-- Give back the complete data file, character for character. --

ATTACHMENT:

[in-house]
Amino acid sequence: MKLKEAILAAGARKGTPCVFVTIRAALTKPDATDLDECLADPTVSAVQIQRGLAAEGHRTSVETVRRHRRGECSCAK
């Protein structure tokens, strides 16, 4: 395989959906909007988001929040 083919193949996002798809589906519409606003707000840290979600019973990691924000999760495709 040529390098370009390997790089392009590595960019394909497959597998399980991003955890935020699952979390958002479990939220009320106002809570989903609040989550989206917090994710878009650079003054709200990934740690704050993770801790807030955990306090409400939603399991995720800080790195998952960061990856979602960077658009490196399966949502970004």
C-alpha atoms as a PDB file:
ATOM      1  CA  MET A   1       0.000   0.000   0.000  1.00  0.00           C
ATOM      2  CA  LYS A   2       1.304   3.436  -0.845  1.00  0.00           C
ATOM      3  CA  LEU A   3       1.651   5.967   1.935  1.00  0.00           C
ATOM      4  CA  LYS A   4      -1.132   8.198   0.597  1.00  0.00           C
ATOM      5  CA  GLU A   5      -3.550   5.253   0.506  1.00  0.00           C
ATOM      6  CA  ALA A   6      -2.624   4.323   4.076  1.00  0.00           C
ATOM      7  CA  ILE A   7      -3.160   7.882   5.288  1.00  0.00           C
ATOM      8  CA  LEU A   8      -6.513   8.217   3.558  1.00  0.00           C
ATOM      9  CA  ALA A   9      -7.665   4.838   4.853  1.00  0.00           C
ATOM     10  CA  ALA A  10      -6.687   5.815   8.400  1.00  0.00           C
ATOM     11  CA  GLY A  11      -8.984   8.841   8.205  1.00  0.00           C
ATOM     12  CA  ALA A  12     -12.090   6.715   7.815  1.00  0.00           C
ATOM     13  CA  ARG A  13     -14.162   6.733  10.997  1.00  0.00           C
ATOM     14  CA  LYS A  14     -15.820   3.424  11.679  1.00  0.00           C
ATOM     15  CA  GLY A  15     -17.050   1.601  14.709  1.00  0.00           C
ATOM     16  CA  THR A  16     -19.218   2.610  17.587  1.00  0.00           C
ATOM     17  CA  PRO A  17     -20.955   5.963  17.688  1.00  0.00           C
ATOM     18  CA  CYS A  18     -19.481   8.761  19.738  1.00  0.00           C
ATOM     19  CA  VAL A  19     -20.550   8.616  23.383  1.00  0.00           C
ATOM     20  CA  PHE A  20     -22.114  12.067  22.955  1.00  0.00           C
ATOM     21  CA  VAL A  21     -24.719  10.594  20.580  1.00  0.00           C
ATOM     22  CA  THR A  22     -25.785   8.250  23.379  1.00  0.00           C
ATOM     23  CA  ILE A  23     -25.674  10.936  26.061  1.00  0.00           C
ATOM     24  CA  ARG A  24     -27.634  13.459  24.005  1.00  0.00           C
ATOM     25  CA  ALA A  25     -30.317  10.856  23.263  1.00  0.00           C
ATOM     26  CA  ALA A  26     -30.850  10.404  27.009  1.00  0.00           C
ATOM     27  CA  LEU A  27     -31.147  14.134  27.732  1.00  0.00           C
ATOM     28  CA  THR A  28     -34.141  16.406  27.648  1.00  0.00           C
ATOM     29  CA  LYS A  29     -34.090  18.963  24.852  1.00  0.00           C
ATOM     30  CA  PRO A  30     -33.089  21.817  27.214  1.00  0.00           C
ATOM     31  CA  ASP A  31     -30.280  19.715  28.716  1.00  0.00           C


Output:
[in-house]
Amino acid sequence: MKLKEAILAAGARKGTPCVFVTIRAALTKPDATDLDECLADPTVSAVQIQRGLAAEGHRTSVETVRRHRRGECSCAK
């Protein structure tokens, strides 16, 4: 395989959906909007988001929040 083919193949996002798809589906519409606003707000840290979600019973990691924000999760495709 040529390098370009390997790089392009590595960019394909497959597998399980991003955890935020699952979390958002479990939220009320106002809570989903609040989550989206917090994710878009650079003054709200990934740690704050993770801790807030955990306090409400939603399991995720800080790195998952960061990856979602960077658009490196399966949502970004």
C-alpha atoms as a PDB file:
ATOM      1  CA  MET A   1       0.000   0.000   0.000  1.00  0.00           C
ATOM      2  CA  LYS A   2       1.304   3.436  -0.845  1.00  0.00           C
ATOM      3  CA  LEU A   3       1.651   5.967   1.935  1.00  0.00           C
ATOM      4  CA  LYS A   4      -1.132   8.198   0.597  1.00  0.00           C
ATOM      5  CA  GLU A   5      -3.550   5.253   0.506  1.00  0.00           C
ATOM      6  CA  ALA A   6      -2.624   4.323   4.076  1.00  0.00           C
ATOM      7  CA  ILE A   7      -3.160   7.882   5.288  1.00  0.00           C
ATOM      8  CA  LEU A   8      -6.513   8.217   3.558  1.00  0.00           C
ATOM      9  CA  ALA A   9      -7.665   4.838   4.853  1.00  0.00           C
ATOM     10  CA  ALA A  10      -6.687   5.815   8.400  1.00  0.00           C
ATOM     11  CA  GLY A  11      -8.984   8.841   8.205  1.00  0.00           C
ATOM     12  CA  ALA A  12     -12.090   6.715   7.815  1.00  0.00           C
ATOM     13  CA  ARG A  13     -14.162   6.733  10.997  1.00  0.00           C
ATOM     14  CA  LYS A  14     -15.820   3.424  11.679  1.00  0.00           C
ATOM     15  CA  GLY A  15     -17.050   1.601  14.709  1.00  0.00           C
ATOM     16  CA  THR A  16     -19.218   2.610  17.587  1.00  0.00           C
ATOM     17  CA  PRO A  17     -20.955   5.963  17.688  1.00  0.00           C
ATOM     18  CA  CYS A  18     -19.481   8.761  19.738  1.00  0.00           C
ATOM     19  CA  VAL A  19     -20.550   8.616  23.383  1.00  0.00           C
ATOM     20  CA  PHE A  20     -22.114  12.067  22.955  1.00  0.00           C
ATOM     21  CA  VAL A  21     -24.719  10.594  20.580  1.00  0.00           C
ATOM     22  CA  THR A  22     -25.785   8.250  23.379  1.00  0.00           C
ATOM     23  CA  ILE A  23     -25.674  10.936  26.061  1.00  0.00           C
ATOM     24  CA  ARG A  24     -27.634  13.459  24.005  1.00  0.00           C
ATOM     25  CA  ALA A  25     -30.317  10.856  23.263  1.00  0.00           C
ATOM     26  CA  ALA A  26     -30.850  10.404  27.009  1.00  0.00           C
ATOM     27  CA  LEU A  27     -31.147  14.134  27.732  1.00  0.00           C
ATOM     28  CA  THR A  28     -34.141  16.406  27.648  1.00  0.00           C
ATOM     29  CA  LYS A  29     -34.090  18.963  24.852  1.00  0.00           C
ATOM     30  CA  PRO A  30     -33.089  21.817  27.214  1.00  0.00           C
ATOM     31  CA  ASP A  31     -30.280  19.715  28.716  1.00  0.00           C